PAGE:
Grand Classroom

Native Americans were the first to enjoy the canyon, inhabiting the areas surrounding it. The Anasazi, ancestral to the Pueblo, established themselves at Grand Canyon by A.D. 500. They lived in semi-subterranean dwellings. By around A.D. 1000, they had developed a communal culture that can best be seen through the ruins at Tusayan Pueblo. Eventually, drought forced the Pueblo to move and after another century and a half, another native group, the Cerbat, moved into the area and their descendants, the Hualapai and the Havasupai tribes still inhabit the region today. The most recent indigenous group to occupy the Grand Canyon area is the Navajo who settled in the area around the beginning of the 15th century. Their resourcefulness and willingness to adapt allowed them to endure years of conflicts with European settlers and other native tribes. Today they occupy a reservation adjacent to Grand Canyon.

Europeans entered the Grand Canyon region as early as the 1540s when members of Francisco de Coronado’s expedition scoured the area in search of riches to return to Spain. The first American to explore the region was an army Lieutenant named Joseph Ives who, upon surveying the area, deemed it unprofitable and useless. However, it was another army officer, Major John Wesley Powell who braved the Colorado River with his expedition and is credited with truly discovering the Canyon. Powell later went on to found the United States Geological Survey.

Grand Canyon grew in popularity as prospectors staked claims there hoping to mine riches many others found in the west. The hostile environment and little true success forced many of them to leave, but their stories and descriptions helped pave the way for tourism to flourish in the area. One such tourist was Theodore Roosevelt who, thanks to the 1906 Act for the Preservation of American Antiquities, changed Grand Canyon’s status to national monument in 1908. By 1919, Congress upgraded that status to allow Grand Canyon to become the United States seventeenth national park.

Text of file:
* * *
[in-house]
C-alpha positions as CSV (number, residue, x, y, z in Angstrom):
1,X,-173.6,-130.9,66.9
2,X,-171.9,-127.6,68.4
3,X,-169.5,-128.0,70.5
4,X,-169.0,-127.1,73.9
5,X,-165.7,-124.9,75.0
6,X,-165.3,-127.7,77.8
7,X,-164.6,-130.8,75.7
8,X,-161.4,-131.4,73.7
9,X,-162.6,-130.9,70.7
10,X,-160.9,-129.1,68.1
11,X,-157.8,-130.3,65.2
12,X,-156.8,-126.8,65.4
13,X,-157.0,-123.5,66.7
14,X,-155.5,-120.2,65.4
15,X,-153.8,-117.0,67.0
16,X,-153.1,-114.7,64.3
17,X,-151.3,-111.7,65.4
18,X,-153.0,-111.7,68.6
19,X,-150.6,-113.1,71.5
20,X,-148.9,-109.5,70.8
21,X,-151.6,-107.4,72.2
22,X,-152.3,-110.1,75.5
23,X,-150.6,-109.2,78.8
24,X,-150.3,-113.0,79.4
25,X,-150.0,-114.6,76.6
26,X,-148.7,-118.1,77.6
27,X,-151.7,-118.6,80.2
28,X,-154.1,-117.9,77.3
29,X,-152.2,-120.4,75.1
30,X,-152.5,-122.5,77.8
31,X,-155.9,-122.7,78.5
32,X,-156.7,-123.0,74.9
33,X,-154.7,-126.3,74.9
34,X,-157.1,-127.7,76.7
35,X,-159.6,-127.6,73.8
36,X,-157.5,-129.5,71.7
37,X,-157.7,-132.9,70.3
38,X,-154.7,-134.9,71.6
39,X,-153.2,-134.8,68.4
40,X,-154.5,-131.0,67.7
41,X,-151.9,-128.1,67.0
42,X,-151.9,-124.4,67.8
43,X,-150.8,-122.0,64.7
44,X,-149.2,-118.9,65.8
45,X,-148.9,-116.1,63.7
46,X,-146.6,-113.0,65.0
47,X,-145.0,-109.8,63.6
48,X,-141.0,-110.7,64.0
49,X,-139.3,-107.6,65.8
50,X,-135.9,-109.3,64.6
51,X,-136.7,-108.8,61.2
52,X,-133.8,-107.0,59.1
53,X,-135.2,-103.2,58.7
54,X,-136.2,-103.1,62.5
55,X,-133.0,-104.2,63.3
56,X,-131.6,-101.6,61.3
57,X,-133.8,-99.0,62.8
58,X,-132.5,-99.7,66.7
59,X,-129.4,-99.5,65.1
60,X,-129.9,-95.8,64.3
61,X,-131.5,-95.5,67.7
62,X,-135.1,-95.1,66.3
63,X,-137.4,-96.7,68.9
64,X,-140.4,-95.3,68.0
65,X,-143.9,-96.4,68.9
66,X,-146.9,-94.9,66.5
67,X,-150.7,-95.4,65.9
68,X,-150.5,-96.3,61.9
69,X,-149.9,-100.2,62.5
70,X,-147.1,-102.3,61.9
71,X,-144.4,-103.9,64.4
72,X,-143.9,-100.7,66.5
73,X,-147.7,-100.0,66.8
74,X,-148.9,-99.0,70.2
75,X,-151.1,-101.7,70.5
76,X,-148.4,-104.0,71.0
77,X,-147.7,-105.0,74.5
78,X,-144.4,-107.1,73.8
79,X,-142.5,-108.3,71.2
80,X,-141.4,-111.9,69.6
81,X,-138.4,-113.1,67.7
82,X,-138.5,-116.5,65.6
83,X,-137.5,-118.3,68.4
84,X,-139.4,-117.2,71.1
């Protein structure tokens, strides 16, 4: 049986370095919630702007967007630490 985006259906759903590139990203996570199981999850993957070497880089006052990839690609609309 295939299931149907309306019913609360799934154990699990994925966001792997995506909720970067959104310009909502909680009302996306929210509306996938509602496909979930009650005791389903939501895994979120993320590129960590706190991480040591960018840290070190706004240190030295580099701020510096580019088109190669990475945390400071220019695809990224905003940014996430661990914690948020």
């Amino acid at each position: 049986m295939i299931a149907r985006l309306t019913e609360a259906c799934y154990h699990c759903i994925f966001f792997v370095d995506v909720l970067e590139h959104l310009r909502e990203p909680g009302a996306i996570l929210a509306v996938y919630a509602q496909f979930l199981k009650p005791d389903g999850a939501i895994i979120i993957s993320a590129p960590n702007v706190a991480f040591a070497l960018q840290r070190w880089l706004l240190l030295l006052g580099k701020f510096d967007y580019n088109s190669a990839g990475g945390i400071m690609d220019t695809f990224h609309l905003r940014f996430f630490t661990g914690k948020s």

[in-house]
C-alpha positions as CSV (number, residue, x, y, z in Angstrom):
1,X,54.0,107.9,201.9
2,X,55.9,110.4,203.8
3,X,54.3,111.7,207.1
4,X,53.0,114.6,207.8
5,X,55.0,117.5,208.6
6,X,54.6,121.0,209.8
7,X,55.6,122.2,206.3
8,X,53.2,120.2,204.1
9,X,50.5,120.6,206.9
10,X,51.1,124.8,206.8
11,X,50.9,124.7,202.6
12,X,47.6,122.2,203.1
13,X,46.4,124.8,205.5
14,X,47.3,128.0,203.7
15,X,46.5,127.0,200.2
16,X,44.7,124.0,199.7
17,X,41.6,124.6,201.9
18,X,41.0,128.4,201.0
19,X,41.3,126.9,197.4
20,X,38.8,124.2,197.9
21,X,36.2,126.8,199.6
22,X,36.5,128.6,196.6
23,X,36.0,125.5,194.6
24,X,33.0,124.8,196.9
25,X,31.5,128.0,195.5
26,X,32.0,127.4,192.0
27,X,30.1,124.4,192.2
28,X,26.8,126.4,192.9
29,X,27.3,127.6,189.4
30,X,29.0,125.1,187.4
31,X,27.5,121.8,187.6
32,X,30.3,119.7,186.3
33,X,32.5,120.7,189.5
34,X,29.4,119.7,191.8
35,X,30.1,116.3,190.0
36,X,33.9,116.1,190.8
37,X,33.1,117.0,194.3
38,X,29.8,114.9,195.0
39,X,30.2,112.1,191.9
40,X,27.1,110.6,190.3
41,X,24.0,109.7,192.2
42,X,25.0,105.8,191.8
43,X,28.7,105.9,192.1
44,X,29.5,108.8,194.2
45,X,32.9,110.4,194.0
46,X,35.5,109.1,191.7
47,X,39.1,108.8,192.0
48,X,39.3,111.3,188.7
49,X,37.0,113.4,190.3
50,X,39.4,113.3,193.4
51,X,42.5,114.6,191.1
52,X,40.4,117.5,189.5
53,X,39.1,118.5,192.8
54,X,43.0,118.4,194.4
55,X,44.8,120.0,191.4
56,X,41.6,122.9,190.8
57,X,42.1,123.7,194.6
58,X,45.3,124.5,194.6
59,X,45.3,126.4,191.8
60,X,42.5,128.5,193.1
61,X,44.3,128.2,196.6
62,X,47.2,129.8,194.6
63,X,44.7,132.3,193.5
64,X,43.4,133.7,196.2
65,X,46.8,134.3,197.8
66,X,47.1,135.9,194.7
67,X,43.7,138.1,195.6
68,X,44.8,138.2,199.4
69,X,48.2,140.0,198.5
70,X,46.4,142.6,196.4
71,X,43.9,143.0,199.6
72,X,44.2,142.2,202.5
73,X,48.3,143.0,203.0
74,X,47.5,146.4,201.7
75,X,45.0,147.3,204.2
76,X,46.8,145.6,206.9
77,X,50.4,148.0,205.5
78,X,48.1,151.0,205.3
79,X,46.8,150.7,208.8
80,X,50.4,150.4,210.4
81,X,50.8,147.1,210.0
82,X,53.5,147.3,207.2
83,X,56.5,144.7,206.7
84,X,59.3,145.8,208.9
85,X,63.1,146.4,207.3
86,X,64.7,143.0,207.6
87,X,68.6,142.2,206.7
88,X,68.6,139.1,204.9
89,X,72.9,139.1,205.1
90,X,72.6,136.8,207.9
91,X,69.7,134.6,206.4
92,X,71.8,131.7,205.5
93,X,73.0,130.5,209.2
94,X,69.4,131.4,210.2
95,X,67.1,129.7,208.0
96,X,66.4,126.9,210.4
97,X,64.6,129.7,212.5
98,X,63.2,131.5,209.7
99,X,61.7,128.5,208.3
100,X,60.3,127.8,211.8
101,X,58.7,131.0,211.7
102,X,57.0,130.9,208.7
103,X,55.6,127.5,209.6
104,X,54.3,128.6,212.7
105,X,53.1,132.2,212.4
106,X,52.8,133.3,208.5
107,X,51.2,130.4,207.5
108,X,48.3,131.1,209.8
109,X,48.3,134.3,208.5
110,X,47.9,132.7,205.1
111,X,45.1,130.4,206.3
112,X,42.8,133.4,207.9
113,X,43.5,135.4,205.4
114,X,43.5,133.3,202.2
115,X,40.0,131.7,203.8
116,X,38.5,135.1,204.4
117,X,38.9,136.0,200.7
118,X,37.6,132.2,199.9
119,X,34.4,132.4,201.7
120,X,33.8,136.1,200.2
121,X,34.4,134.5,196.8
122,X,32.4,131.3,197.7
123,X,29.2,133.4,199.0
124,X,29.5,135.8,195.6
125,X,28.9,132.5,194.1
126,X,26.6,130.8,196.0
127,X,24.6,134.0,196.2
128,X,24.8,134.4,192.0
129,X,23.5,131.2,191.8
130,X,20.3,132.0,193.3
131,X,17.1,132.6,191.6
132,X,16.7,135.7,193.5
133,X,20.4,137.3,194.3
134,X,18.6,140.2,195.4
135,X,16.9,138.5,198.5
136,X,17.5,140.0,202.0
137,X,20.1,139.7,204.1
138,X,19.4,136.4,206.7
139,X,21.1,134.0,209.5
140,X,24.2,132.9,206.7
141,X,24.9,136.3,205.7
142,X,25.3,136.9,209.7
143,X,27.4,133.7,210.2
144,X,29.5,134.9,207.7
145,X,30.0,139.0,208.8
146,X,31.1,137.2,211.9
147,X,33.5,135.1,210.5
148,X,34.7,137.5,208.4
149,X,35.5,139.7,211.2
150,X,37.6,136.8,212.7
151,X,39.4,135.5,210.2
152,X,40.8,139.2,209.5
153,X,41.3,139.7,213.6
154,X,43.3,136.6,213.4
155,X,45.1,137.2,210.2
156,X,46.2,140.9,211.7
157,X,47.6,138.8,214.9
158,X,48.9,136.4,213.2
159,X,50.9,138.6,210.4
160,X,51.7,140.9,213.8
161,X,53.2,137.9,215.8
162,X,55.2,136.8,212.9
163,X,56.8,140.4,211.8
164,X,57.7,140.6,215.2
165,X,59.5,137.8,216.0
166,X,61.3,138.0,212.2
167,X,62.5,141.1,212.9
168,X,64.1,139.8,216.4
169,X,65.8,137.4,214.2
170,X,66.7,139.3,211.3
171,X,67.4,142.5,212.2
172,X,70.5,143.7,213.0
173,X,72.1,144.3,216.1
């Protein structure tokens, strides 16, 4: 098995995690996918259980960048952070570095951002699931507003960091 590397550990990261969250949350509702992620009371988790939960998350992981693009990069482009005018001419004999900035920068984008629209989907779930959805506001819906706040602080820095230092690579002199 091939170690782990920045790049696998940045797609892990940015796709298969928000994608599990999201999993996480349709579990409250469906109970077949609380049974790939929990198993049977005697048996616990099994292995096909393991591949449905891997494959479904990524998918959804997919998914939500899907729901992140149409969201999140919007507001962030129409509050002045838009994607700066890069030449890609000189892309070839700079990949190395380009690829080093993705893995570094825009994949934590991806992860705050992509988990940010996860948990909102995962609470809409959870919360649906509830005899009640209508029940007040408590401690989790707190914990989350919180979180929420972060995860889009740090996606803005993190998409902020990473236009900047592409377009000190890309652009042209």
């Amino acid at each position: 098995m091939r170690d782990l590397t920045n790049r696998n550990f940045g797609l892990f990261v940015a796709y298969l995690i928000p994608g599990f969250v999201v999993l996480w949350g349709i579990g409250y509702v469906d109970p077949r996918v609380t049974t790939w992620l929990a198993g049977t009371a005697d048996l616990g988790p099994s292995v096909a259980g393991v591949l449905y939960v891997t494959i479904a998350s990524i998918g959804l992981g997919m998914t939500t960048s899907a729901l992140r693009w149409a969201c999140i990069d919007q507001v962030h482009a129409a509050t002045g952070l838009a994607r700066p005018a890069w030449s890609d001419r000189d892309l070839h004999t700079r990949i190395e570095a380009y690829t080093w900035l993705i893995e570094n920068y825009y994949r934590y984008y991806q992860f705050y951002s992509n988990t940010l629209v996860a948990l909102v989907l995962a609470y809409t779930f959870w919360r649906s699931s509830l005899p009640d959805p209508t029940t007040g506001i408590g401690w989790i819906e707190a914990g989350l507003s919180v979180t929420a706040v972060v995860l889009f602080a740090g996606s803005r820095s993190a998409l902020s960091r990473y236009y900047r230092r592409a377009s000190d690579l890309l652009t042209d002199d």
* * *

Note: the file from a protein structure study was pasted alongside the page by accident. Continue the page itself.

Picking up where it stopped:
By 1979, Grand Canyon became recognized as a World Heritage Site, marking its inimitable status among world landmarks. Today, Grand Canyon offers a variety of tourist activities, attracting visitors from all over the world. It is home to a distinct blend of history and culture, as well as the habitat for extraordinary array of plants and animals.

More information:

Annerino, John; People of legend; Native Americans of the Southwest. San Francisco: Sierra Clubb Books, 122 pp.

Atencio, Ernest; 1996; 17.32; Havasupai traditional and historical use of the Grand Canyon village area; literature review and annotated bibliography. Report prepared for Grand Canyon/Havasupai Oral History Project, Grand Canyon National Park, 38 pp. + unpaginated appendices A-N.

Parker, Kathleene; 1991; 17.311The only true people; a history of the Native Americans of the Colorado Plateau. Thunder Mesa Publishing, 84 pp. Mon. 8: 6-14

How the Canyon Became Grand : A Short History / Stephen J. Pyne. New York: Viking, 1998.

John Wesley Powell : Voyage of Discovery / text by Dan Murphy ; photography by Gary Ladd. Las Vegas, NV: KC Publications, c1991.